election 2015The Independent's guide to get you through polling day
David Blunkett joins the Labour candidate for Redcar Anna Turley on a campaigning visit last month
voicesWhat I learnt from my years in government, by the former Home Secretary David Blunkett
ebooksA celebration of British elections
  • Get to the point
Latest stories from i100
Have you tried new the Independent Digital Edition apps?
Independent Dating

By clicking 'Search' you
are agreeing to our
Terms of Use.

iJobs Job Widget
iJobs Money & Business

Ashdown Group: Editor-in-chief - Financial Services - City, London

£60000 - £70000 per annum + benefits : Ashdown Group: A highly successful, glo...

Ashdown Group: Junior Application Support Analyst - Fluent German Speaker

£25000 - £30000 per annum + benefits: Ashdown Group: A global leader operating...

Guru Careers: Management Accountant

£27 - 35k + Bonus + Benefits: Guru Careers: A Management Accountant is needed ...

Guru Careers: Project Manager / Business Analyst

£40-50k + Benefits.: Guru Careers: A Project Manager / Business Analyst is nee...

Day In a Page

General Election 2015: ‘We will not sit down with Nicola Sturgeon’, says Ed Balls

'We will not sit down with Nicola Sturgeon'

In an exclusive interview, Ed Balls says he won't negotiate his first Budget with SNP MPs - even if Labour need their votes to secure its passage
VE Day 70th anniversary: How ordinary Britons celebrated the end of war in Europe

How ordinary Britons celebrated VE Day

Our perception of VE Day usually involves crowds of giddy Britons casting off the shackles of war with gay abandon. The truth was more nuanced
They came in with William Caxton's printing press, but typefaces still matter in the digital age

Typefaces still matter in the digital age

A new typeface once took years to create, now thousands are available at the click of a drop-down menu. So why do most of us still rely on the old classics, asks Meg Carter?
Discovery of 'missing link' between the two main life-forms on Earth could explain evolution of animals, say scientists

'Missing link' between Earth's two life-forms found

New microbial species tells us something about our dark past, say scientists
The Pan Am Experience is a 'flight' back to the 1970s that never takes off - at least, not literally

Pan Am Experience: A 'flight' back to the 70s

Tim Walker checks in and checks out a four-hour journey with a difference
Humans aren't alone in indulging in politics - it's everywhere in the animal world

Humans aren't alone in indulging in politics

Voting, mutual back-scratching, coups and charismatic leaders - it's everywhere in the animal world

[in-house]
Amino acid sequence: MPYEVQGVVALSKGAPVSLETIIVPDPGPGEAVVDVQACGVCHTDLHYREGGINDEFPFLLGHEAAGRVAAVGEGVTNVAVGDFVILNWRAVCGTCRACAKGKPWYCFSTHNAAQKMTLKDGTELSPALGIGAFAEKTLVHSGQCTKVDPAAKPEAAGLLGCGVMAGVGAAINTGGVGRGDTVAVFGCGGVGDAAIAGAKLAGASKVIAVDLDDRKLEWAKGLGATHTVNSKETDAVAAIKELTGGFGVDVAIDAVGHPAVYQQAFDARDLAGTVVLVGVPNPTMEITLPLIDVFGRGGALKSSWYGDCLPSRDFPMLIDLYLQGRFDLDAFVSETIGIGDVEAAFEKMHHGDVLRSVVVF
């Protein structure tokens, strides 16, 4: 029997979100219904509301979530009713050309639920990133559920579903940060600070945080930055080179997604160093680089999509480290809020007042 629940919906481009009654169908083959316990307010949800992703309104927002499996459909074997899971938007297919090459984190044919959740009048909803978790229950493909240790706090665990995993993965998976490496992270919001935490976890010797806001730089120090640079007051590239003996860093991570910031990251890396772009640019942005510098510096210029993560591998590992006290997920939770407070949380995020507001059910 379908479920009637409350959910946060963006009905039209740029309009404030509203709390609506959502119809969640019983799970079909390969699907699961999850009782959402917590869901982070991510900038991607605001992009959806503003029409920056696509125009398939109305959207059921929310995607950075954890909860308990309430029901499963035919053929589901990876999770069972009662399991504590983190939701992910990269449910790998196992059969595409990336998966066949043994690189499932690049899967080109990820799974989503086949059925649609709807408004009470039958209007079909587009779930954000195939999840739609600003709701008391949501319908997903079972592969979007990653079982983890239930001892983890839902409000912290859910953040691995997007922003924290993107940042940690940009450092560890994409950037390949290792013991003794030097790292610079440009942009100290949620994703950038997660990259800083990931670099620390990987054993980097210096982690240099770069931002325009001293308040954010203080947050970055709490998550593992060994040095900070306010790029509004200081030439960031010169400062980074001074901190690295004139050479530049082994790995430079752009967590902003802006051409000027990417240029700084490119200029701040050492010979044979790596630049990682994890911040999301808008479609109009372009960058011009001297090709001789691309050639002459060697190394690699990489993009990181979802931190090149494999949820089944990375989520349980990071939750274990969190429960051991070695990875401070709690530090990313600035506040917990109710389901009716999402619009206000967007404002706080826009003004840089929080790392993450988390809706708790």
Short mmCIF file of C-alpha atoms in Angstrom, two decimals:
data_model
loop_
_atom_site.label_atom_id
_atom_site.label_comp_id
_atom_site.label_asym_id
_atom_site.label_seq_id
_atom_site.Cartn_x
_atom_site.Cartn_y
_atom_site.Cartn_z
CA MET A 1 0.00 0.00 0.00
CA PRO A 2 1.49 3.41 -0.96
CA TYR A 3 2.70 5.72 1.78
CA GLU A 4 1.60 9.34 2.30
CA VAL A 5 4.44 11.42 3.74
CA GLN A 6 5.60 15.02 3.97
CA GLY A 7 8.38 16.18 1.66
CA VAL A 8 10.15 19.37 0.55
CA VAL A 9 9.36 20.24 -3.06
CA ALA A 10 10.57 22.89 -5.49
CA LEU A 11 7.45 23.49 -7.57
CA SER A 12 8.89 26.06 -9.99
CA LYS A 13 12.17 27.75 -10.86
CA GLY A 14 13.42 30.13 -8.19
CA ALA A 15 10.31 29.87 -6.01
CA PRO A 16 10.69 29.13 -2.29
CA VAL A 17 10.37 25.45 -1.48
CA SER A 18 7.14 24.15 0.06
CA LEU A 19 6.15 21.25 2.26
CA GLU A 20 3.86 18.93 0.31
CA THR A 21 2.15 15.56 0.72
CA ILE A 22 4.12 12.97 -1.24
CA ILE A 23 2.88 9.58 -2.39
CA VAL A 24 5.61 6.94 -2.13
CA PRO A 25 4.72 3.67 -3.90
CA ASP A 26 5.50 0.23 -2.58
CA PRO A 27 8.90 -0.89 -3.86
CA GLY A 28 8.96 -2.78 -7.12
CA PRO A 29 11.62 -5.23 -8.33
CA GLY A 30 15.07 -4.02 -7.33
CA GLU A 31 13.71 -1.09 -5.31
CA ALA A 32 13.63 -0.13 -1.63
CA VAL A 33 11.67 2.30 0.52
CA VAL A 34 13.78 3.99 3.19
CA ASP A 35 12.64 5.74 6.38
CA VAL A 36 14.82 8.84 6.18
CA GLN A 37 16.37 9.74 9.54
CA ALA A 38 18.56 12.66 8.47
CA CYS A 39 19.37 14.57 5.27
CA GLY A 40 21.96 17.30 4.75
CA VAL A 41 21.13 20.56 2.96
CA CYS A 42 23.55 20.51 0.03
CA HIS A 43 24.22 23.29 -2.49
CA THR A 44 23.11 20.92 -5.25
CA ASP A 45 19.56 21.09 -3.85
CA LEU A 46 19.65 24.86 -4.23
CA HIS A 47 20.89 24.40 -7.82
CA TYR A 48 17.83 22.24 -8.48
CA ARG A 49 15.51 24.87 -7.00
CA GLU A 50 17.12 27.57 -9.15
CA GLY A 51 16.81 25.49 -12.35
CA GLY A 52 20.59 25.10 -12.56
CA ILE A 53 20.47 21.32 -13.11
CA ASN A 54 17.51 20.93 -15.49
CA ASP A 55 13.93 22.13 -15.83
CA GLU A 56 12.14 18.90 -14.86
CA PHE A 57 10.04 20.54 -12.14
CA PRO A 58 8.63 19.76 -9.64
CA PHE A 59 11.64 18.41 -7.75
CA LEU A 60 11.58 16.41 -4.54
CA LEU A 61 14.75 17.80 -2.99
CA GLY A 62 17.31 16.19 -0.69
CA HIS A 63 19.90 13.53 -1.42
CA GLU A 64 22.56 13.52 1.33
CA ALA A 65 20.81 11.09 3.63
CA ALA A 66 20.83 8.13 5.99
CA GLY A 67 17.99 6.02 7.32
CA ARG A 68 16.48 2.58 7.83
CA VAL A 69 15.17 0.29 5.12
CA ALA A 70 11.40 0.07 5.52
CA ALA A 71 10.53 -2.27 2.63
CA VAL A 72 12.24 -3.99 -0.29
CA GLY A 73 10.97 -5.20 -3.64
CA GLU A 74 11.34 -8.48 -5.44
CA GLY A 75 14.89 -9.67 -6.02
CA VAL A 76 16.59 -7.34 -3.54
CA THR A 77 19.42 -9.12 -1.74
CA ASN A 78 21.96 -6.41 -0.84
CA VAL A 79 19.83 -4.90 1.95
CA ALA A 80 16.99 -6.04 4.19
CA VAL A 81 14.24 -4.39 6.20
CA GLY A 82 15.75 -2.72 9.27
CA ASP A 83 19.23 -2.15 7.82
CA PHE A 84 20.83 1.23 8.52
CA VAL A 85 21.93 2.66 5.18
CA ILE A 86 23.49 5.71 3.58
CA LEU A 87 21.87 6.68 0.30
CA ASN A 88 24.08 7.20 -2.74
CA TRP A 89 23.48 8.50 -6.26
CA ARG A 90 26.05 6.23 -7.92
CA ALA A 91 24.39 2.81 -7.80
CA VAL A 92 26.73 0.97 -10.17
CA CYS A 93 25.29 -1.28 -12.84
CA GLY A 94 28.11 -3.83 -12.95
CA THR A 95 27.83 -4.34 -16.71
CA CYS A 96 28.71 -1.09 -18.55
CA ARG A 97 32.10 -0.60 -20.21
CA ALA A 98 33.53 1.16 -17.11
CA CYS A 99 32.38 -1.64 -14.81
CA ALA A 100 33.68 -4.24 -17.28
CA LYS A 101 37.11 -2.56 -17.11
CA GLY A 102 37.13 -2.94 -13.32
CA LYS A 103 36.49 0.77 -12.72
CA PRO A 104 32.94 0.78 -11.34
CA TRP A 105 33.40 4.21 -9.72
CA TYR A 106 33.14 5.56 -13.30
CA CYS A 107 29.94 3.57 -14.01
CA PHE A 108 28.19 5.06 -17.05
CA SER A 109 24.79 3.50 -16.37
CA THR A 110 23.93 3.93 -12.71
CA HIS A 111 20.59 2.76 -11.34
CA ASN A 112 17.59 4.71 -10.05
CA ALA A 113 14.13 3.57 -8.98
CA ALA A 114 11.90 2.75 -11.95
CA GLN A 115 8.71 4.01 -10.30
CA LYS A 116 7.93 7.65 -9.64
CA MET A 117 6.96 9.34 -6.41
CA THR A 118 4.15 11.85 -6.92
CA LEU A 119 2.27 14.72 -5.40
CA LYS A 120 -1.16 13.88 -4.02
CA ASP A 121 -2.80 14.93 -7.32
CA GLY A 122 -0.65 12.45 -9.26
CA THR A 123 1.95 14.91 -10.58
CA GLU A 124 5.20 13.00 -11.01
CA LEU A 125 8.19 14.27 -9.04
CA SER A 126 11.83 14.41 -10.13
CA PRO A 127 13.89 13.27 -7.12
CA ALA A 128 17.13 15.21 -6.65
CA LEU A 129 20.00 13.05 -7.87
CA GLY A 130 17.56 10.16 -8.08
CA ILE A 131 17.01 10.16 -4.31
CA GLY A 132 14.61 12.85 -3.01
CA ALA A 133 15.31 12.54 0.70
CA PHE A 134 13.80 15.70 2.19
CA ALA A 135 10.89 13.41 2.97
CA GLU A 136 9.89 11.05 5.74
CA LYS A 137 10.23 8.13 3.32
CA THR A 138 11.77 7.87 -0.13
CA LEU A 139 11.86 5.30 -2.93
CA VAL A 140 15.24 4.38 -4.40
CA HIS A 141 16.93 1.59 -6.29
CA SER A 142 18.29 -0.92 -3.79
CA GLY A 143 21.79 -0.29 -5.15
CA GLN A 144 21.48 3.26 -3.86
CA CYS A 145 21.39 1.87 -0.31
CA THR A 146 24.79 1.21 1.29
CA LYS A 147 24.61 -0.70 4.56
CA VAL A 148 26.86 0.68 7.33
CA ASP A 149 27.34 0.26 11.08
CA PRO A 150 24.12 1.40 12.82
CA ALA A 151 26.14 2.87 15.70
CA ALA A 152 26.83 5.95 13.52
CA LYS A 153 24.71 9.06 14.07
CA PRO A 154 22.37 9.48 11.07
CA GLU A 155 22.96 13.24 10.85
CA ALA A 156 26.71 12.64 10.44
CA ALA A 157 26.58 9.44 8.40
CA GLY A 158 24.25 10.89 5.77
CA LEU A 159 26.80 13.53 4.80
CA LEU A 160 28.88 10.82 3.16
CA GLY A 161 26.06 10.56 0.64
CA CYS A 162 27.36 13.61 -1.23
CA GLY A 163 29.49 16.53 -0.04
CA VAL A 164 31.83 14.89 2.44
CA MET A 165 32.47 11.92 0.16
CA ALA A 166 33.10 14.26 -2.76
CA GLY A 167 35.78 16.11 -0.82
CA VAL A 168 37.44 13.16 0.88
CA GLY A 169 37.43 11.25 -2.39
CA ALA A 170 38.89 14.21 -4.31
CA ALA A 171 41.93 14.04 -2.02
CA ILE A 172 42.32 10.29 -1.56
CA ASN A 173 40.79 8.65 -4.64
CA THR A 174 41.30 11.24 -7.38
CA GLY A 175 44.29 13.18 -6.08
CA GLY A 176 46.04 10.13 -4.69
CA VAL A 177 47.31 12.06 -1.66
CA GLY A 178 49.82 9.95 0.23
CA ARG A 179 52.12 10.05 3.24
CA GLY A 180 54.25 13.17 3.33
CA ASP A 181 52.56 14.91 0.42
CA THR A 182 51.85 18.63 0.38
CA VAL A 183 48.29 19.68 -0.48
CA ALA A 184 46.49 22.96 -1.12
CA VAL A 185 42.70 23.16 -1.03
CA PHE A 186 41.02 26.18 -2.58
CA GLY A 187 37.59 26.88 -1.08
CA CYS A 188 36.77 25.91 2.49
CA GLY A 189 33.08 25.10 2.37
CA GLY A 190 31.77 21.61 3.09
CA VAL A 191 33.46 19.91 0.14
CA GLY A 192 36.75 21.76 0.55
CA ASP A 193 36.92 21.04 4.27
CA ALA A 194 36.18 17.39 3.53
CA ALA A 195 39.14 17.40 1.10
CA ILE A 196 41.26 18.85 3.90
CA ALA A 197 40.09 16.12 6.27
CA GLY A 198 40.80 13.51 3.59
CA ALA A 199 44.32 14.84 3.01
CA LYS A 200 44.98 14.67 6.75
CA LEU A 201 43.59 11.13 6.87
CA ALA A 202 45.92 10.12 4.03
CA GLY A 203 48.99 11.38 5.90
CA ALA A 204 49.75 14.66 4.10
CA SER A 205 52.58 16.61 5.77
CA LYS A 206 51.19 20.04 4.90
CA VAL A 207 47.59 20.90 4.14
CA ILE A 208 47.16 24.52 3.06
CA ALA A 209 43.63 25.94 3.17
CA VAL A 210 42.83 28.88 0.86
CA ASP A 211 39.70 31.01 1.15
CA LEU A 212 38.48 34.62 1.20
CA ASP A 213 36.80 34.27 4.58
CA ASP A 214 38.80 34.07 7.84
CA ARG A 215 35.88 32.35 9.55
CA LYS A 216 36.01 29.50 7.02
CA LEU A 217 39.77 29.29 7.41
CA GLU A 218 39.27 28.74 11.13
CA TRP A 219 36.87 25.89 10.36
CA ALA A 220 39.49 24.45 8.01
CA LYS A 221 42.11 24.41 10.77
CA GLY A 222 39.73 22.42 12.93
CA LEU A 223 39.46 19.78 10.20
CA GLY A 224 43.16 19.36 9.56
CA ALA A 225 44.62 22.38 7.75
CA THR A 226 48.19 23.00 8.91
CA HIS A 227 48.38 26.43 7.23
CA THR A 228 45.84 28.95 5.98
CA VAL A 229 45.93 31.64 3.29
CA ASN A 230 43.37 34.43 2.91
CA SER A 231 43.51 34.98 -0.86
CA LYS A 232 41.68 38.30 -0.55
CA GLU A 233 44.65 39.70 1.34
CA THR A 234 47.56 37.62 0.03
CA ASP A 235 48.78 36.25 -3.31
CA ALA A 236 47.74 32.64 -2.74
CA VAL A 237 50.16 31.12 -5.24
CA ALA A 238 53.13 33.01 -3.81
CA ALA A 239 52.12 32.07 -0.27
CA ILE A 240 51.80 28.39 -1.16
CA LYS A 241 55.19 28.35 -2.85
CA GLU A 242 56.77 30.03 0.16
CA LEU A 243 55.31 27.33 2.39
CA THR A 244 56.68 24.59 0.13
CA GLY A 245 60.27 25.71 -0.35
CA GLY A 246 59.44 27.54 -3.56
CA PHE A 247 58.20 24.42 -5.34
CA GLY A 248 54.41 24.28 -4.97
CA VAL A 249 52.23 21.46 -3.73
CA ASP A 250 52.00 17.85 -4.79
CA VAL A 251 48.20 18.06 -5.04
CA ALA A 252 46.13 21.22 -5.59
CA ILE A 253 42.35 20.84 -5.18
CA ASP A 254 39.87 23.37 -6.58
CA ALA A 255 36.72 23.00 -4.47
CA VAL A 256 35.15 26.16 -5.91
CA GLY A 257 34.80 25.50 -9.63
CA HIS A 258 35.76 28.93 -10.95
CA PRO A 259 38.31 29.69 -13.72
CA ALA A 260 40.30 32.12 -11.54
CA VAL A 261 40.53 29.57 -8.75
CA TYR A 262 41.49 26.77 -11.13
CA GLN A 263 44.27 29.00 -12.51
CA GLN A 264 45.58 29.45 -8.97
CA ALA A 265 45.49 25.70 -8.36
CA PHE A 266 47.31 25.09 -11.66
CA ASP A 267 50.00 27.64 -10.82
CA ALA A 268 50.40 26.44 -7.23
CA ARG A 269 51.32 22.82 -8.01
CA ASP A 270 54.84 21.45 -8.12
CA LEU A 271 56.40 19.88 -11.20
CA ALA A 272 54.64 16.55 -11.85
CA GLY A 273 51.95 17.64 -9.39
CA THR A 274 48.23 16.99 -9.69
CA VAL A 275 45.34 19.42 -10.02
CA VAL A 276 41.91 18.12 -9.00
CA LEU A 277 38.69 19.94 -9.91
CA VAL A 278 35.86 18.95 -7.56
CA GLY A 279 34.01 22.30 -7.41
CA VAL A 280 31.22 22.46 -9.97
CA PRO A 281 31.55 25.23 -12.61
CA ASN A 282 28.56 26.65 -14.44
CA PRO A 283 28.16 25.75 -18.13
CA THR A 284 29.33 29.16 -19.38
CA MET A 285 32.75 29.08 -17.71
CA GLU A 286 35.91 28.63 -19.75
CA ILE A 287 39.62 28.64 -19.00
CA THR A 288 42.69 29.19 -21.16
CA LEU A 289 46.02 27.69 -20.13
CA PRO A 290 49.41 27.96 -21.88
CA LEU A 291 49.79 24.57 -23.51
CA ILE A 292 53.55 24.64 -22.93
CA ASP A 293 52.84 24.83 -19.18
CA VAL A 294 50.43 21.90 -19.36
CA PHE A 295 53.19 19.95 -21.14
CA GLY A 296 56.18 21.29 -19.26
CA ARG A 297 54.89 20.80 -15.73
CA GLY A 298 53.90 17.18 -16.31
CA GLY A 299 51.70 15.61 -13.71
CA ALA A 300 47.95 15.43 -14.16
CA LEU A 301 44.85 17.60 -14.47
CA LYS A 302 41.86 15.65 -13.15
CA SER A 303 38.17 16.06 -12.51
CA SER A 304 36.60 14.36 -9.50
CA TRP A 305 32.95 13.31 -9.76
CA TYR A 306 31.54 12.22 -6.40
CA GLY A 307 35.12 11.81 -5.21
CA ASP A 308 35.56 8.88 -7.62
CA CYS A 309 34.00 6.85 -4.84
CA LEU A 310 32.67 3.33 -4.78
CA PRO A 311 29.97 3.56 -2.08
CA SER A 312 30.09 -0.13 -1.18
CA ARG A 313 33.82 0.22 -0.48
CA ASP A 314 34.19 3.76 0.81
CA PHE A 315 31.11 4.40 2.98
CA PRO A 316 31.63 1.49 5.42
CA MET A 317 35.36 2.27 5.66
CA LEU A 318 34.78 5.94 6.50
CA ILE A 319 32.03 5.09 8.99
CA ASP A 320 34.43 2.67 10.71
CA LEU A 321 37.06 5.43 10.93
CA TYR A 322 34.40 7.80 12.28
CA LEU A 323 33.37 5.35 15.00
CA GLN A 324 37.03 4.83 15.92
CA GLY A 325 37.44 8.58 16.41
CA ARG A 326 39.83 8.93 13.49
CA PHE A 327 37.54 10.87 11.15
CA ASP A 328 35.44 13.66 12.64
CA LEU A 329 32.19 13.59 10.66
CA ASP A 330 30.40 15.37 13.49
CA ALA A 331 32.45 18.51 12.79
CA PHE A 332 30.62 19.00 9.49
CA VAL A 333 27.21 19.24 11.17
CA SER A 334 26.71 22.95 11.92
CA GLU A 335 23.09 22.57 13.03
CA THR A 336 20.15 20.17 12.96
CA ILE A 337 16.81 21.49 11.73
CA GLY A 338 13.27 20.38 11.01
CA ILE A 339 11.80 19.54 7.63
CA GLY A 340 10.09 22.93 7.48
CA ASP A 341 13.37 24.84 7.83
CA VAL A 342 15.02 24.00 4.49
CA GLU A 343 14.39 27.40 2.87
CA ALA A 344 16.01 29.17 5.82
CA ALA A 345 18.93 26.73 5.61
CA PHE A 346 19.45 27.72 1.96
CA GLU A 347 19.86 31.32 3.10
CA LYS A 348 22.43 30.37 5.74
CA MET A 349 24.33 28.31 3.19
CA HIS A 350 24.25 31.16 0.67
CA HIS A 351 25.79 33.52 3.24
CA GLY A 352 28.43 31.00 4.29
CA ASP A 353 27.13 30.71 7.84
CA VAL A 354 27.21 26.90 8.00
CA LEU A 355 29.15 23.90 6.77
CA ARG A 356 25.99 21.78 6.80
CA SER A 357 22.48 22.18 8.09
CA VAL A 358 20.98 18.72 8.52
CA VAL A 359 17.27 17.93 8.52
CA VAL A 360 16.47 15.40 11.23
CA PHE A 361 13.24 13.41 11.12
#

Crisp sales are in decline - but this tasty trivia might tempt back the turncoats

Crisp sales are in decline

As a nation we're filling up on popcorn and pitta chips and forsaking their potato-based predecessors
Ronald McDonald the muse? Why Banksy, Ron English and Keith Coventry are lovin' Maccy D's

Ronald McDonald the muse

A new wave of artists is taking inspiration from the fast food chain
13 best picnic blankets

13 best picnic blankets

Dine al fresco without the grass stains and damp bottoms with something from our pick of picnic rugs
Barcelona 3 Bayern Munich 0 player ratings: Lionel Messi scores twice - but does he score highest in our ratings?

Barcelona vs Bayern Munich player ratings

Lionel Messi scores twice - but does he score highest in our ratings?
Martin Guptill: Explosive New Zealand batsman who sets the range for Kiwis' big guns

Explosive batsman who sets the range for Kiwis' big guns

Martin Guptill has smashed early runs for Derbyshire and tells Richard Edwards to expect more from the 'freakish' Brendon McCullum and his buoyant team during their tour of England
General Election 2015: Ed Miliband's unlikely journey from hapless geek to heart-throb

Miliband's unlikely journey from hapless geek to heart-throb

He was meant to be Labour's biggest handicap - but has become almost an asset
General Election 2015: A guide to the smaller parties, from the the National Health Action Party to the Church of the Militant Elvis Party

On the margins

From Militant Elvis to Women's Equality: a guide to the underdogs standing in the election
Amr Darrag: Ex-Muslim Brotherhood minister in exile still believes Egypt's military regime can be replaced with 'moderate' Islamic rule

'This is the battle of young Egypt for the future of our country'

Ex-Muslim Brotherhood minister Amr Darrag still believes the opposition can rid Egypt of its military regime and replace it with 'moderate' Islamic rule, he tells Robert Fisk
Why patients must rely less on doctors: Improving our own health is the 'blockbuster drug of the century'

Why patients must rely less on doctors

Improving our own health is the 'blockbuster drug of the century'